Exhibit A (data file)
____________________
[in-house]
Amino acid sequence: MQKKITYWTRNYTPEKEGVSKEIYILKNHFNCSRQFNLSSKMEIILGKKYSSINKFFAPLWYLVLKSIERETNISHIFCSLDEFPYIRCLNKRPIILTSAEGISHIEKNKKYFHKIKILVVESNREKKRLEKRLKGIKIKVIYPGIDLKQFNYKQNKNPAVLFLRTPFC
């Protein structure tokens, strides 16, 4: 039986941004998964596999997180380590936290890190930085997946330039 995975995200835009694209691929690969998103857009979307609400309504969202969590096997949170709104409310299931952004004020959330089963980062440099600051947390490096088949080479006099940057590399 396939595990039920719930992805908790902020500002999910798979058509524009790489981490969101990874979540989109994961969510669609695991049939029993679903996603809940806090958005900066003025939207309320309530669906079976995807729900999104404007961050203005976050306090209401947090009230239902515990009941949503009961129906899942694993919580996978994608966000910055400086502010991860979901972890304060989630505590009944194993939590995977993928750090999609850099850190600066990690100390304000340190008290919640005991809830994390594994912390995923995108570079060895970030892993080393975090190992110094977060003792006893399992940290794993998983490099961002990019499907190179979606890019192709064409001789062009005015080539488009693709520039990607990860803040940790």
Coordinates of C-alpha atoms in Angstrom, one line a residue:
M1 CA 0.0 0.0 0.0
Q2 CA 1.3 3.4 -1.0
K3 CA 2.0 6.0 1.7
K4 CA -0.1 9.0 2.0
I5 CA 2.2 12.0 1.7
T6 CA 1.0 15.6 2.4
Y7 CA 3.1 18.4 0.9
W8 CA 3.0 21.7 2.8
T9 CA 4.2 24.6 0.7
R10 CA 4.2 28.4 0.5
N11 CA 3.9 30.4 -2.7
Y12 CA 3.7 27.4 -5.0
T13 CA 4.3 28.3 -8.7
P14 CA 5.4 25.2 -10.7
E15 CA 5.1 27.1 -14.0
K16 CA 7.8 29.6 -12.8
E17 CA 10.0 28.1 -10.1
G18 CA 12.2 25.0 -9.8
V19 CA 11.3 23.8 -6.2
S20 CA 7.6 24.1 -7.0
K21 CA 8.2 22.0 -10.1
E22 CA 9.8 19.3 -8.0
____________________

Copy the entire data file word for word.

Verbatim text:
[in-house]
Amino acid sequence: MQKKITYWTRNYTPEKEGVSKEIYILKNHFNCSRQFNLSSKMEIILGKKYSSINKFFAPLWYLVLKSIERETNISHIFCSLDEFPYIRCLNKRPIILTSAEGISHIEKNKKYFHKIKILVVESNREKKRLEKRLKGIKIKVIYPGIDLKQFNYKQNKNPAVLFLRTPFC
């Protein structure tokens, strides 16, 4: 039986941004998964596999997180380590936290890190930085997946330039 995975995200835009694209691929690969998103857009979307609400309504969202969590096997949170709104409310299931952004004020959330089963980062440099600051947390490096088949080479006099940057590399 396939595990039920719930992805908790902020500002999910798979058509524009790489981490969101990874979540989109994961969510669609695991049939029993679903996603809940806090958005900066003025939207309320309530669906079976995807729900999104404007961050203005976050306090209401947090009230239902515990009941949503009961129906899942694993919580996978994608966000910055400086502010991860979901972890304060989630505590009944194993939590995977993928750090999609850099850190600066990690100390304000340190008290919640005991809830994390594994912390995923995108570079060895970030892993080393975090190992110094977060003792006893399992940290794993998983490099961002990019499907190179979606890019192709064409001789062009005015080539488009693709520039990607990860803040940790």
Coordinates of C-alpha atoms in Angstrom, one line a residue:
M1 CA 0.0 0.0 0.0
Q2 CA 1.3 3.4 -1.0
K3 CA 2.0 6.0 1.7
K4 CA -0.1 9.0 2.0
I5 CA 2.2 12.0 1.7
T6 CA 1.0 15.6 2.4
Y7 CA 3.1 18.4 0.9
W8 CA 3.0 21.7 2.8
T9 CA 4.2 24.6 0.7
R10 CA 4.2 28.4 0.5
N11 CA 3.9 30.4 -2.7
Y12 CA 3.7 27.4 -5.0
T13 CA 4.3 28.3 -8.7
P14 CA 5.4 25.2 -10.7
E15 CA 5.1 27.1 -14.0
K16 CA 7.8 29.6 -12.8
E17 CA 10.0 28.1 -10.1
G18 CA 12.2 25.0 -9.8
V19 CA 11.3 23.8 -6.2
S20 CA 7.6 24.1 -7.0
K21 CA 8.2 22.0 -10.1
E22 CA 9.8 19.3 -8.0